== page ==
Return to Origin Sustainable Together Project – Workshop Day I: Origins / Endulo

The difference between then and now is the sense of community and sharing. We must remember how to plant like we used to. Neighbours planting different things, sharing the produce and seed. So we eat.” – Ma Gloria

The day opens with a song and dance. The group are wearing coordinating traditional outfits. The performance energises the room and we are ready to move into circle and respond to a simple question that speaks to the theme of the day, Origins/Endulo, – “What land are you from”? Sharing creates a sense of voice and a safe invitation to speak. Participants are asked to recall a vivid childhood memory of food. This elicits recollections of time spent closer to the land, a sense of nostalgia and the presence of forebears who had fed and taught those in the room. Lighting a white candle to call in each of the 4 themes that frame this work is a simple intention from the community leaders. Origins. Separation. Seeds. Grow with me. This spontaneous ritual is embraced with reverence. We have entered sacred space. Intergenerational groups discuss the theme of Origins in an animated atmosphere. Dinner arrives, and we all take our place at the table.

Sustainable Together Project: Buyeli'khaya: Returning Home

Return to Origin Sustainable Together Project – Workshop Day II: Separation / Yantlukwano

It’s good to be here. I love to be here. To be able to share. I have been brought closer to my ancestors. My friends now want to know more.” – Vuyolwethu

Participants arrive in beautiful traditional clothing: beaded headbands, necklaces, and bracelets. Three young men, in the youth group, sing to open the space for all. A powerful dream about the ‘return of the light’ is shared by elder community leader, Daphne, following the lighting of the candles yesterday. We enter difficult terrain; recalling the stories of separation from the land, loss and disconnection, through the ravages of colonialism, Apartheid and a brutal contemporary economic system. Raw emotion and articulation of injustice and wounding. A ritualised response holds the container, so that the wound can be witnessed without needing to fix it. Spontaneous singing and prayer directs grief and sadness into feeling.  Blue candles are lit by all, to symbolise reconciliation and the healing of water, and placed in the earth mound.

That spirit of sharing depends on love. It depends on self-respect. When we respect ourselves, when we love ourselves, then it is easy to share. Selfishness is darkness. Be willing to learn from the elders.  Be willing to bow down and listen. Be willing to humble yourself through listening and respecting the elders.” - Daphne Mazosiwe

Sustainable Together Project: Buyeli'khaya: Returning Home

Return to Origin Sustainable Together Project – Workshop Day III: Seeds / Iimbewu

I wish I could sing how I feel right now!  I am so happy. To sit with this granny now, I feel so loved and lucky to be able to learn from her. I am happy to be here with these elders.  Getting blessings and joy. We are learning from each other.” – Yondela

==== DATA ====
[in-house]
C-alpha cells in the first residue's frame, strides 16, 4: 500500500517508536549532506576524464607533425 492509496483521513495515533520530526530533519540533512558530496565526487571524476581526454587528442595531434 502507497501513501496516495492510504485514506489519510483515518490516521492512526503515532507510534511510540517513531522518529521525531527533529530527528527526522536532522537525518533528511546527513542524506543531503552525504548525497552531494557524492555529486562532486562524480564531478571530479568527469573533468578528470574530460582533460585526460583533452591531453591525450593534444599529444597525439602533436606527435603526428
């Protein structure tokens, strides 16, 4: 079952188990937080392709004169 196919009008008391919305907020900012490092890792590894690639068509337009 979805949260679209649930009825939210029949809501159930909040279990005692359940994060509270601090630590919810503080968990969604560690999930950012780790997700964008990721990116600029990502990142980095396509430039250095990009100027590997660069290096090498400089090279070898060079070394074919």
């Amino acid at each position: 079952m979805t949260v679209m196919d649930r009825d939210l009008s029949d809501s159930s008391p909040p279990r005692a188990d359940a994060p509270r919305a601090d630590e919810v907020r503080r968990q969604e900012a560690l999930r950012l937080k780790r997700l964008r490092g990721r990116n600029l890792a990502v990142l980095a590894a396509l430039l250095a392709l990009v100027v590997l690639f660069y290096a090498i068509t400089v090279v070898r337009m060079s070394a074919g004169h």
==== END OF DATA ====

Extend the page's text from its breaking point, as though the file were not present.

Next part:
Once again, the honouring through intricate local adornments, make-up and clothing is clear.  At the water, the invitation is to an intergenerational group to pour the sand away.  Symbolic washing of hands in the river water, accompanied by singing. Fishermen share their insights on the vital part the waters play in sustaining the community; the independence it offers, despite restrictions around permitting. We are reminded that we belong to the land and the water, regardless of what human law and injustice might declare. Back at the community hall, the Ekuphumleni Manifesto emerges out of the circle: an extension of inter-generational discussions about what practices from the past will serve a sustainable future for the community, and which can be left behind.  The results are powerful. A guide for living in this community which speaks to the solidarity, wisdom of the old ways and knowledge that arises from within the community’s own experience, rather than an imposition from without, of what must underpin any program of sustainability.

The final ritualized exchanging of seeds between elders and youth, the speaking of seed promises for action from adults, and the planting of these seeds in the earth-mound. It is humbling to hear participants express sincere gratitude for the opportunity to connect with each other, to have this special space made to learn from elders and sit in circle and for the therapeutic aspects of the work done to both heal and discover their own wisdom for creating a sustainable, healthy community.  To find family and belonging.

I say to the youth, when you want to learn something, come to my gate, and call for me!” -  William, elder.

Special thanks to the photographer, Ndiphiwe Kwakweni and the Return to Origin community for the following images.